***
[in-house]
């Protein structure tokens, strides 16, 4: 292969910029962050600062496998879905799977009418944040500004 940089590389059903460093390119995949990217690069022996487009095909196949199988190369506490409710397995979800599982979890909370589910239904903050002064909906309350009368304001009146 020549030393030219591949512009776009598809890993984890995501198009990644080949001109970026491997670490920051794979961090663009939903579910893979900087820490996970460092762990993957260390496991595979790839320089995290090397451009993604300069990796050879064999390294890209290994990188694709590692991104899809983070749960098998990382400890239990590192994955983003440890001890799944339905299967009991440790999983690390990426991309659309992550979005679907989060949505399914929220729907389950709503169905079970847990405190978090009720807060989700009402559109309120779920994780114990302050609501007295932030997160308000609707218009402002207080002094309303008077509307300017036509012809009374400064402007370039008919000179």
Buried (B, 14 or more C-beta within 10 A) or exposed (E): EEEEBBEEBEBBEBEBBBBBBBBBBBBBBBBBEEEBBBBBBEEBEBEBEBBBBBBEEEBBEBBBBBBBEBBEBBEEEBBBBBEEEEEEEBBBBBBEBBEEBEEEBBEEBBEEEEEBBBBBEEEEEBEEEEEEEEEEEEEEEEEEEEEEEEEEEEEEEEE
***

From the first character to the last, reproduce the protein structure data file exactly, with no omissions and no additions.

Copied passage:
[in-house]
């Protein structure tokens, strides 16, 4: 292969910029962050600062496998879905799977009418944040500004 940089590389059903460093390119995949990217690069022996487009095909196949199988190369506490409710397995979800599982979890909370589910239904903050002064909906309350009368304001009146 020549030393030219591949512009776009598809890993984890995501198009990644080949001109970026491997670490920051794979961090663009939903579910893979900087820490996970460092762990993957260390496991595979790839320089995290090397451009993604300069990796050879064999390294890209290994990188694709590692991104899809983070749960098998990382400890239990590192994955983003440890001890799944339905299967009991440790999983690390990426991309659309992550979005679907989060949505399914929220729907389950709503169905079970847990405190978090009720807060989700009402559109309120779920994780114990302050609501007295932030997160308000609707218009402002207080002094309303008077509307300017036509012809009374400064402007370039008919000179």
Buried (B, 14 or more C-beta within 10 A) or exposed (E): EEEEBBEEBEBBEBEBBBBBBBBBBBBBBBBBEEEBBBBBBEEBEBEBEBBBBBBEEEBBEBBBBBBBEBBEBBEEEBBBBBEEEEEEEBBBBBBEBBEEBEEEBBEEBBEEEEEBBBBBEEEEEBEEEEEEEEEEEEEEEEEEEEEEEEEEEEEEEEE